US NEWS: In 2016, Trump won the Rust Belt regions in the economy. By 2020, he may lose the coronavirus

Tanya Wojciak, a Republican mother and lifelong city mother from northeastern Ohio, is the kind of voting state government president Donald Trump can’t afford to lose – but he already has.

He is outraged by Trump’s handling of the novel coronavirus novel that has killed more than 219,000 Americans, the highest number of people killed in any country. He lost a friend due to COVID-19 in April.

Wojciak, 39, said Trump’s use of mask spots and repeated attempts to tarnish the image of the coronavirus – even after hospitalization itself – “is not a president at all.” He said he regretted voting for him four years ago. The hand-painted Biden sign now adorns his former grass in Cortland.

347 kilometers (547 km) east of Bangor, Pennsylvania, Leo Bongiorno says he, too, is voting for Biden after sitting outside the 2016 contest.

Customers at Bongiorno’s brewery, Bangor Trust Brewing, remained in short supply even after Pennsylvania began reducing its bars and restaurants in June. The daily infection of COVID-19 in the province reached its highest levels since mid-April this month, with Bongiorno saying most people who do so are not afraid to go to bars.

The corporate loan he received was less than what he would have used to collect unemployment checks, as well as monthly business loans for small sales. He said the country needed a president who understood what small businesses needed to survive the epidemic – and that was not Trump. “At the moment we are just sitting here waiting for the lenders to come and get it,” Bongiorno said.

The Rust Belt battlefield between Ohio and Pennsylvania gave Trump a White House in 2016, and they will once again help determine the November 3 election. .

However, Trump’s support is declining in these states this year, and the epidemic is a major reason why. Voting data show that the 2020 race is increasingly becoming a referendum on the COVID-19 presidential administration.

Voting in war zones in Pennsylvania, Ohio, Michigan and Wisconsin shows that voters there, too, think Biden is the best to lead the coronavirus.

A recent poll by Ipsos and others shows that Biden is tied with Trump in Ohio and leads in Pennsylvania, Michigan and Wisconsin, albeit slightly smaller than Biden’s two-digit national lead.

Republican National Committee spokeswoman Mandi Merritt said Trump had “taken immediate and decisive action against the coronavirus by all means.”

“While Democrats continue to play politics with the coronavirus and vaccine, President Trump continues to lead the country in the process of recovery,” Merritt said in a statement.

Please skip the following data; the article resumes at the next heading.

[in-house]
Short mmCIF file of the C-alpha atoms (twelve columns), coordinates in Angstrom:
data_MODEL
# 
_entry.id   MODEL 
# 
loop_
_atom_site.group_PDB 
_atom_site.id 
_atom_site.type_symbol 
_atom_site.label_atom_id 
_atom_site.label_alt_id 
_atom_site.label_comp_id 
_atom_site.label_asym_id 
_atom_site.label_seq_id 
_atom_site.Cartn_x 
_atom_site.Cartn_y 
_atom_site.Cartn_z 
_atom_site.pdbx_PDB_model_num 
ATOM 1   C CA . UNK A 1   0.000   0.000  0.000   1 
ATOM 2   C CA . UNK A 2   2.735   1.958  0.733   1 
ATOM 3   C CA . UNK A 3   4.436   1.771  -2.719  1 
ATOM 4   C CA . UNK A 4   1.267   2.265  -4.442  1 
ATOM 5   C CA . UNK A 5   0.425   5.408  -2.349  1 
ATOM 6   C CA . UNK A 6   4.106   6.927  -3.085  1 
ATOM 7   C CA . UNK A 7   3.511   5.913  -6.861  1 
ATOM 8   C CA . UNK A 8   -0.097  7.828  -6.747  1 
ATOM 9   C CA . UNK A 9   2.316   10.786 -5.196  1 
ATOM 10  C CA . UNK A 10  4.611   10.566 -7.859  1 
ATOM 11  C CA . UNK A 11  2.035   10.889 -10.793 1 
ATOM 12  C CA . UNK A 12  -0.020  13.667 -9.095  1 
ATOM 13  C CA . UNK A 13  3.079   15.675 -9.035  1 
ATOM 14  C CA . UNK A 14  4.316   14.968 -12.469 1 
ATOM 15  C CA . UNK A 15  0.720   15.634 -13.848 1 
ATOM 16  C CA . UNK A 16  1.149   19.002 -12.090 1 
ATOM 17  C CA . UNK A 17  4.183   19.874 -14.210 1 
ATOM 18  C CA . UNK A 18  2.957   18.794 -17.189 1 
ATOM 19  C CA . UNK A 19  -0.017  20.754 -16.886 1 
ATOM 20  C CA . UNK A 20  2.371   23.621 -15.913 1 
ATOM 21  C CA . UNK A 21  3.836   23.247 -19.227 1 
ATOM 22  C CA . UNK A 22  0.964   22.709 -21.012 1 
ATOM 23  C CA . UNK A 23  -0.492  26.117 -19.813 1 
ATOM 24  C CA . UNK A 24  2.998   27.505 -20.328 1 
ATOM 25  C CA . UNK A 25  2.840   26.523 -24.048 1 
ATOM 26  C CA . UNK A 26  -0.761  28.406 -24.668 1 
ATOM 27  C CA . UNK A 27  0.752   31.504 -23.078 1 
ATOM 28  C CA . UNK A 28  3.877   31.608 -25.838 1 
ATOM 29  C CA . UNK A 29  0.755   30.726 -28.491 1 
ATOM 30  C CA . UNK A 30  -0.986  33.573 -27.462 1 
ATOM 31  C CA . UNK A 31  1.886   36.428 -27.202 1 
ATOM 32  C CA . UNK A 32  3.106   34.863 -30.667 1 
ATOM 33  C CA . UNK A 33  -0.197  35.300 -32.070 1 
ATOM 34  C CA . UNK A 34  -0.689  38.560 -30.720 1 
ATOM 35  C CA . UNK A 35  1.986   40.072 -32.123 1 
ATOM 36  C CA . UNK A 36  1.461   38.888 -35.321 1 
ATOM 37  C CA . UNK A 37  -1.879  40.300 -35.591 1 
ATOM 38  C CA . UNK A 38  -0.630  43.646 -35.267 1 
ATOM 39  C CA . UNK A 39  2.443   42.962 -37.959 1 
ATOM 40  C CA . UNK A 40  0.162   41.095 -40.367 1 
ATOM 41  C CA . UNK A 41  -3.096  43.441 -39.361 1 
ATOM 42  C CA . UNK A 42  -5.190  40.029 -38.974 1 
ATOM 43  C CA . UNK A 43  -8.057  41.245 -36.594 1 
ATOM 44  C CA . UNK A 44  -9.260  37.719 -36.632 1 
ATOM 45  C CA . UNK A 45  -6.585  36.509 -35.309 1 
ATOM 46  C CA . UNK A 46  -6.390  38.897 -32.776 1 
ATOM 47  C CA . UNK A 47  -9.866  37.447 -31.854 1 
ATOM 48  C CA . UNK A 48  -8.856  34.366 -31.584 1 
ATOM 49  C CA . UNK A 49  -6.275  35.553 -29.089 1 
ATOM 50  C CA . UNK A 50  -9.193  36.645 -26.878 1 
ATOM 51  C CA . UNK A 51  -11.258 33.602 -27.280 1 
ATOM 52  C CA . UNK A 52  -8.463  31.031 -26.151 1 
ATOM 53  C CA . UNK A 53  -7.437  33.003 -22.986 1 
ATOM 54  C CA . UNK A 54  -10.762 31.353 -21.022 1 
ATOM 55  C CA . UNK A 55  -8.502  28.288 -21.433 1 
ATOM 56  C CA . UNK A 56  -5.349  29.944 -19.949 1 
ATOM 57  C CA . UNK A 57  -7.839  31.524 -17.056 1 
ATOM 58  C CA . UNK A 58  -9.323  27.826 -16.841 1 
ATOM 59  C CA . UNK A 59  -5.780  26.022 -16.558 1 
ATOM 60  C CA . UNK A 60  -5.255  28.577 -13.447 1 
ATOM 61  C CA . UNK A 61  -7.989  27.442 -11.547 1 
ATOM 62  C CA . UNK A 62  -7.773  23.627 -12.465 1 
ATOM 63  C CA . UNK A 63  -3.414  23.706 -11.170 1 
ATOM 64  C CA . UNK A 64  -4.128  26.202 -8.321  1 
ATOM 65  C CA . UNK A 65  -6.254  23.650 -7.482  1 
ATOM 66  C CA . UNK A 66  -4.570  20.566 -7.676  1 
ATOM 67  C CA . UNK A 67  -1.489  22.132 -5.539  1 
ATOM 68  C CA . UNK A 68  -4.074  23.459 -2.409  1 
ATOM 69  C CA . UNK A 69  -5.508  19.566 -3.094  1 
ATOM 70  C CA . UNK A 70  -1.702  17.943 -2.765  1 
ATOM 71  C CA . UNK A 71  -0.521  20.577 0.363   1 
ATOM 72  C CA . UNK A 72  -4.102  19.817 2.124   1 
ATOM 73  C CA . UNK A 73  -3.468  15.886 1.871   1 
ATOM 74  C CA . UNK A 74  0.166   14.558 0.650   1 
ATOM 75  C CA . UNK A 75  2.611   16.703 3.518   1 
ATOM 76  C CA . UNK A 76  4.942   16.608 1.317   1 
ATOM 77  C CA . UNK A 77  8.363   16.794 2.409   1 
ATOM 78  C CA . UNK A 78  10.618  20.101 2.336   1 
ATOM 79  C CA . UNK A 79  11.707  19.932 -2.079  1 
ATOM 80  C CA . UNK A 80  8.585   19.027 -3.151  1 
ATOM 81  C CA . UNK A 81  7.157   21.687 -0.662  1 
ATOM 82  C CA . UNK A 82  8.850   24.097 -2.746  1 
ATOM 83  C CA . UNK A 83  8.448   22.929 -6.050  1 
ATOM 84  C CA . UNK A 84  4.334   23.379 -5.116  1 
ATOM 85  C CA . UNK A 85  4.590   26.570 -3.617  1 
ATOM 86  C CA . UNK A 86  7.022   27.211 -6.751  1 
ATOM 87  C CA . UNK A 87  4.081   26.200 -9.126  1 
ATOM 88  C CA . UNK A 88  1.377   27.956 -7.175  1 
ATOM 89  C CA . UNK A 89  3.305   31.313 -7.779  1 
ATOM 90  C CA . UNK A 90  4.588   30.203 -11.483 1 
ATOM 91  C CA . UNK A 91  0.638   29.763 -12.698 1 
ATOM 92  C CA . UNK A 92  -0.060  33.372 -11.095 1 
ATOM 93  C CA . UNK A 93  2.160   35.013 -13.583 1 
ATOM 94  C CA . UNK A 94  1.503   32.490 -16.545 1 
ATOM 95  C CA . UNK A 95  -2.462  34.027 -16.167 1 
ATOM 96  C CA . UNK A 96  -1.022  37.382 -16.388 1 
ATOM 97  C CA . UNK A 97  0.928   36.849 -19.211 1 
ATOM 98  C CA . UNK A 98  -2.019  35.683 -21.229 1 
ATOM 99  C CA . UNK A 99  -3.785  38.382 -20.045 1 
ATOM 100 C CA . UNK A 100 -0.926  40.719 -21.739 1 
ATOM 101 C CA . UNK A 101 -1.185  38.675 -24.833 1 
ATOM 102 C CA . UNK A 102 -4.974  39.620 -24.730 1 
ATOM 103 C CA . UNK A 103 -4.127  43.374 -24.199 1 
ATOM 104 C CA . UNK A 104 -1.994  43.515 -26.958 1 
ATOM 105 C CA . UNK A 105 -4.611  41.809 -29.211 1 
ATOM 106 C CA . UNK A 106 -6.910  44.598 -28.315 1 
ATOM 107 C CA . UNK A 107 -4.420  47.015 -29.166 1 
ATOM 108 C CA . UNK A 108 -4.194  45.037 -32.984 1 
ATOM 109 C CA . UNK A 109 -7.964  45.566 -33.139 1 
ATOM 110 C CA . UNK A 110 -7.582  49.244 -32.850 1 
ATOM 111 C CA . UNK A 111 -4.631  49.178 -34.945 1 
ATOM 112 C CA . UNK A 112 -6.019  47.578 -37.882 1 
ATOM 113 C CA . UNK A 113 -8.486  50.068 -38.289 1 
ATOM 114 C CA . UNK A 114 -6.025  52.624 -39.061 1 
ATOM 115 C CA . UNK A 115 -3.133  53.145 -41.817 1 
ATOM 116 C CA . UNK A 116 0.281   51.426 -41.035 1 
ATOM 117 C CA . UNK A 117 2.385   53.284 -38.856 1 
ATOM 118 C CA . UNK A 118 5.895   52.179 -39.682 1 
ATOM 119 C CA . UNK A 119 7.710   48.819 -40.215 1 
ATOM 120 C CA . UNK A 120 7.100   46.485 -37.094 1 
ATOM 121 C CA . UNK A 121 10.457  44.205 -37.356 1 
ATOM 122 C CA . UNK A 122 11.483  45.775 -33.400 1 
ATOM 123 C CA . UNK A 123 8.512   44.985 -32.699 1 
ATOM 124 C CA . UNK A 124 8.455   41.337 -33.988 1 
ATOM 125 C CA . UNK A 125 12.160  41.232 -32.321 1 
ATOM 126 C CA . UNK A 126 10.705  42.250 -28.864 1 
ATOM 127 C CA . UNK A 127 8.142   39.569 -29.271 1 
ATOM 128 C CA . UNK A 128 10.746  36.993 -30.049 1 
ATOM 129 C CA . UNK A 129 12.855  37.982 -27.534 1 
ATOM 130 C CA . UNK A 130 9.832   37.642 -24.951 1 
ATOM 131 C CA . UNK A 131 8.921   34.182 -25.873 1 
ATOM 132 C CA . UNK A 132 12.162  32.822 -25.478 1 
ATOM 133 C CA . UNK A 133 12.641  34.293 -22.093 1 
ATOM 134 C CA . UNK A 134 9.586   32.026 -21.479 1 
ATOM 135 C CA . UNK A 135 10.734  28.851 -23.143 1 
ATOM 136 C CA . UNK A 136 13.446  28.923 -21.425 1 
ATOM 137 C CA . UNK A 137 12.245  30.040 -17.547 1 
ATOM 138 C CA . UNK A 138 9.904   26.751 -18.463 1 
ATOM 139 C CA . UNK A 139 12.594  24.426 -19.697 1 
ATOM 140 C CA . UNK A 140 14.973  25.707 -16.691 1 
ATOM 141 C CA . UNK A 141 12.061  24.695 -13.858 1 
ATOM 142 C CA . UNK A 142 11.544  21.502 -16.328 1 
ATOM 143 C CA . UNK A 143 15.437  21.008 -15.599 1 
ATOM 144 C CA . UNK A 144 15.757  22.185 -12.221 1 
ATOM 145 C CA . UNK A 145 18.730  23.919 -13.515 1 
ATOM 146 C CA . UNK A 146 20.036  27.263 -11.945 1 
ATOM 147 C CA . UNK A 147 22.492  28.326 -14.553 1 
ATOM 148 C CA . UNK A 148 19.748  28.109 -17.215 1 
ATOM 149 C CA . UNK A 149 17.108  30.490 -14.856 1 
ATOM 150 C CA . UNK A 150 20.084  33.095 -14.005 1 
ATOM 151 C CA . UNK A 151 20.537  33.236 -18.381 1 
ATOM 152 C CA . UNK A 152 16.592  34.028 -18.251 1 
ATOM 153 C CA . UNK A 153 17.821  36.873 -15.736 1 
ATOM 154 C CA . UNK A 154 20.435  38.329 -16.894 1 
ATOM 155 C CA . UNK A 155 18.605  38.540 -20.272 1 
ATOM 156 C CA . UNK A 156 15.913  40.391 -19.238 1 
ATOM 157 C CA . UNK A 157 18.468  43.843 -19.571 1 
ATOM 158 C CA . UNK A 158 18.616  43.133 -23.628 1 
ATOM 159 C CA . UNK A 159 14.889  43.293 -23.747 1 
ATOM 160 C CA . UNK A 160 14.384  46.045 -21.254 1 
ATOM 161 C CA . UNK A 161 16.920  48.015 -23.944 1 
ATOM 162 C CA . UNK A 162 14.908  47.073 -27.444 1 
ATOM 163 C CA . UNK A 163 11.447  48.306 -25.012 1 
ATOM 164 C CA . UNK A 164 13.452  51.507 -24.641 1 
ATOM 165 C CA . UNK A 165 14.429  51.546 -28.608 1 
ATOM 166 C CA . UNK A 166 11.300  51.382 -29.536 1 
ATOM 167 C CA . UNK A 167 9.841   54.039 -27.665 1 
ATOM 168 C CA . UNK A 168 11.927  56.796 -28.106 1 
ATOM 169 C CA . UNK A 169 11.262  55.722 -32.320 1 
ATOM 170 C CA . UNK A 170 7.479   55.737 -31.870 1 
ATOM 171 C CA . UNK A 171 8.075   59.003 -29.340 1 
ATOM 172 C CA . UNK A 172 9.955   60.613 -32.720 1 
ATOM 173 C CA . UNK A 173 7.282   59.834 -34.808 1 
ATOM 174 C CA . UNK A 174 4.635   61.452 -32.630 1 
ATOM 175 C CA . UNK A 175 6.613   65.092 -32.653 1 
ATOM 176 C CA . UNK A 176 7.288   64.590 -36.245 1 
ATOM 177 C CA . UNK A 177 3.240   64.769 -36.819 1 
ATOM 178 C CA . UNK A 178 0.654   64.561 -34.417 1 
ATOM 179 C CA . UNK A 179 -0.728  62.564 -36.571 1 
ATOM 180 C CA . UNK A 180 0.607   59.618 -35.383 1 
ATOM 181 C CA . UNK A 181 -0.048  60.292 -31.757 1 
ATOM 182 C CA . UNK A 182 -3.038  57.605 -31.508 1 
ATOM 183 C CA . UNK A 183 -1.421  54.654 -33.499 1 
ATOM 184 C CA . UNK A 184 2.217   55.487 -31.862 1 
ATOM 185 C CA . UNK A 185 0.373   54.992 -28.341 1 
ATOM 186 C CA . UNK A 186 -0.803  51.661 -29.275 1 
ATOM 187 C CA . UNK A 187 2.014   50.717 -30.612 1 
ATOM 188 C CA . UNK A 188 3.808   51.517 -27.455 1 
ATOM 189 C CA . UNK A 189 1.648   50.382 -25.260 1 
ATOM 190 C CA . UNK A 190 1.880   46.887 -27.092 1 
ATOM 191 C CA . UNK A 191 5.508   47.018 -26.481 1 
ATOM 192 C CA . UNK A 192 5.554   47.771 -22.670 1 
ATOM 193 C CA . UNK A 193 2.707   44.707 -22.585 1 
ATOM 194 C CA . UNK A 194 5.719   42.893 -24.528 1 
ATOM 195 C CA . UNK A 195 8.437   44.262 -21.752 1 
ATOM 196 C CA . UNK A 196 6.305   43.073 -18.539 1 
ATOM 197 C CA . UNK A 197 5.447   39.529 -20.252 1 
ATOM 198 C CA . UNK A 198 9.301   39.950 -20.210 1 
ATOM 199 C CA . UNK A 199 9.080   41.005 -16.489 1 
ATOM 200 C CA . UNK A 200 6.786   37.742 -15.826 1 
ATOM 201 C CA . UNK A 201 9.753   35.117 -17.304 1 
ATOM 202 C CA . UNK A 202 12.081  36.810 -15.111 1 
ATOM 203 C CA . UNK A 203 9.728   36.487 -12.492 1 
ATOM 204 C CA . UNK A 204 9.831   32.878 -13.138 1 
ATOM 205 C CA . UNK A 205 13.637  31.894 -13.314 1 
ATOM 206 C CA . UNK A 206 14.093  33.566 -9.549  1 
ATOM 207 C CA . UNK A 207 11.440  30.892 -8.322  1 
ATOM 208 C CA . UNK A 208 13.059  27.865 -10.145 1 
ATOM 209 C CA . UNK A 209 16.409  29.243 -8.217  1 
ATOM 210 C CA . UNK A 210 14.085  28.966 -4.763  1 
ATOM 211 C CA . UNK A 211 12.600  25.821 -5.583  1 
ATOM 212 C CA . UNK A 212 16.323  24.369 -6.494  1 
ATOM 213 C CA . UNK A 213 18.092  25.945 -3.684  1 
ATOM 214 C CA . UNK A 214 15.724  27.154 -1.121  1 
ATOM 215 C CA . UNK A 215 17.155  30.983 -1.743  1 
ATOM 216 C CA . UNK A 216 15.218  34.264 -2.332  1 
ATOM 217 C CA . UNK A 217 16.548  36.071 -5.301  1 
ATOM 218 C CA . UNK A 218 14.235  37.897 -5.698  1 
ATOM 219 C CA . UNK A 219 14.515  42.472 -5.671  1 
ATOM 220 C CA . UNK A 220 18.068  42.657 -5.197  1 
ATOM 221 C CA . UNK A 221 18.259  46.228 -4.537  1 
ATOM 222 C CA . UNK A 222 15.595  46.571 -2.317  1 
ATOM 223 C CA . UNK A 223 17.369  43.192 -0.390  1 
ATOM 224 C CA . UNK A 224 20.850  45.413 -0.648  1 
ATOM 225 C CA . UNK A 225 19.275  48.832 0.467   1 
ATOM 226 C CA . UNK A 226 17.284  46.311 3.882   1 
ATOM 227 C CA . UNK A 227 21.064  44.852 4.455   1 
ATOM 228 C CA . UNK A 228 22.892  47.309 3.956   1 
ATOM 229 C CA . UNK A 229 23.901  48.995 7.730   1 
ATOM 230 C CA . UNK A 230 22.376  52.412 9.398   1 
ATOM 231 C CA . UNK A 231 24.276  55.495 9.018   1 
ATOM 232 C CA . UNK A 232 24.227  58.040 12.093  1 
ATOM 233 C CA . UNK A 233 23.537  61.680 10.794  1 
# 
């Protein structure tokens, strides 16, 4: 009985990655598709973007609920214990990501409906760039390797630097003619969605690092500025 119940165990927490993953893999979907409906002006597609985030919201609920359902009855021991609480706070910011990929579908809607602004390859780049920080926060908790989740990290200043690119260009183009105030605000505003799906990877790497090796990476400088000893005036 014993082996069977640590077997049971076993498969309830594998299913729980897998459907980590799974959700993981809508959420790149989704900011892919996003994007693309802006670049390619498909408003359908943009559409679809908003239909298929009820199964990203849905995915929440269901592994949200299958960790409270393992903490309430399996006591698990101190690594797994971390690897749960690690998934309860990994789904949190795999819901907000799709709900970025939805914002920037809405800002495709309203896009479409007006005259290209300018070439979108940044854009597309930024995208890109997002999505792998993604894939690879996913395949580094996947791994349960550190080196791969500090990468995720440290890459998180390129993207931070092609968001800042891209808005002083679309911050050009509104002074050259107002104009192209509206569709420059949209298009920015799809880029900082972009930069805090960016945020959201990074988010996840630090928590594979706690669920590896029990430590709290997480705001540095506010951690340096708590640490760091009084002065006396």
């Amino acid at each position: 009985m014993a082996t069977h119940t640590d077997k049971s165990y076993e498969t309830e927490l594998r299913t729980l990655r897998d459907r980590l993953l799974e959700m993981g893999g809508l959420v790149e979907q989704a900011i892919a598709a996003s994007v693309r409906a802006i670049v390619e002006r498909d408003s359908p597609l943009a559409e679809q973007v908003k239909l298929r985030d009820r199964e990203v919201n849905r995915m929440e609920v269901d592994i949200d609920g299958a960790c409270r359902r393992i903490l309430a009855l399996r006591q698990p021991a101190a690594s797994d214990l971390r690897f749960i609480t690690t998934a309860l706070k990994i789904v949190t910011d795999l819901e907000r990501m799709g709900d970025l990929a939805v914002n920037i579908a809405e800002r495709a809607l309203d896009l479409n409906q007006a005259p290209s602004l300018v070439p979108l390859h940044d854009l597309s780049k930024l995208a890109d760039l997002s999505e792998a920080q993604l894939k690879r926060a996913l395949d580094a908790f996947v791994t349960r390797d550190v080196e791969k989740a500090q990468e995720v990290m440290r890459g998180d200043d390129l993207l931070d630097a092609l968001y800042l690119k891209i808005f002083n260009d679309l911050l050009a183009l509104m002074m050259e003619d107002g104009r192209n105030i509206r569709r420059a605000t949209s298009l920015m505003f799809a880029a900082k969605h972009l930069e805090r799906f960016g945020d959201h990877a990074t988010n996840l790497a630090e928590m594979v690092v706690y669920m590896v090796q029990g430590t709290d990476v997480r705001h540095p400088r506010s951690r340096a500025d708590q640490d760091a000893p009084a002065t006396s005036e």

(For a picture of how COVID-19 shapes public opinion in six war zones, see


Voter Wojciak lives in Trumbull County, Ohio; Bongiorno owner of the bar lives in Northampton County, Pennsylvania. The Republican president-elect did not run for office for decades until Trump won in 2016.

Many citizens favored Trump’s trade philosophy of defense, the strong defense of gun rights and the strenuous stance of these immigrants. They helped Trump defeat Trumbull by about 6 percent, and Northampton by about 4 percent.

Now some are enough. In September, almost all voters in Pennsylvania’s seventh-largest constituency, including Northampton County, said they would vote for Biden by Trump 51% to 44%, according to a study by Muhlenberg College / Morning Call. The New York Times / Siena College poll conducted October 2-6 showed voters likely to favor Biden 49% to 43% more than Trump in the industrial north of Ohio, a region that includes Trumbull County.

COVID-19 appears to be a factor. Interviews with more than 50 voters in all the Trumps and Northampton constituencies have expressed deep frustration with Trump’s decline in the disease, his inability to wear a mask regularly and the encouragement of all Americans to do the same.

Northampton County has seen more than 300 deaths of COVID-19, or about 100 per 100,000 residents – more than the national death toll of 66 COVID-19 per 100,000 people. At least 76 regional killings have taken place in one nursing home in Upper Nazareth township, with a population of about 7,000.

Life in Northampton looks almost like a sighting, with restaurants offering outdoor food and school grounds screaming at the explosion of baseball bats. But workers here still feel the pain of the collapse and lost pay; The district’s unemployment rate was 10.2%, up from 4.9% last year.

Located in eastern Pennsylvania on the New Jersey border, the region has despised the typical Rust Belt account. In recent decades it has caused industrial losses, including the disbandment of Bethlehem Steel in 2003, which was once the largest steel in the world. Northampton has still been able to attract other industries, including manufacturing facilities. The influx of archives brought new jobs, and the district is also home to Legh University in Bethlehem and Lafayette College in Easton.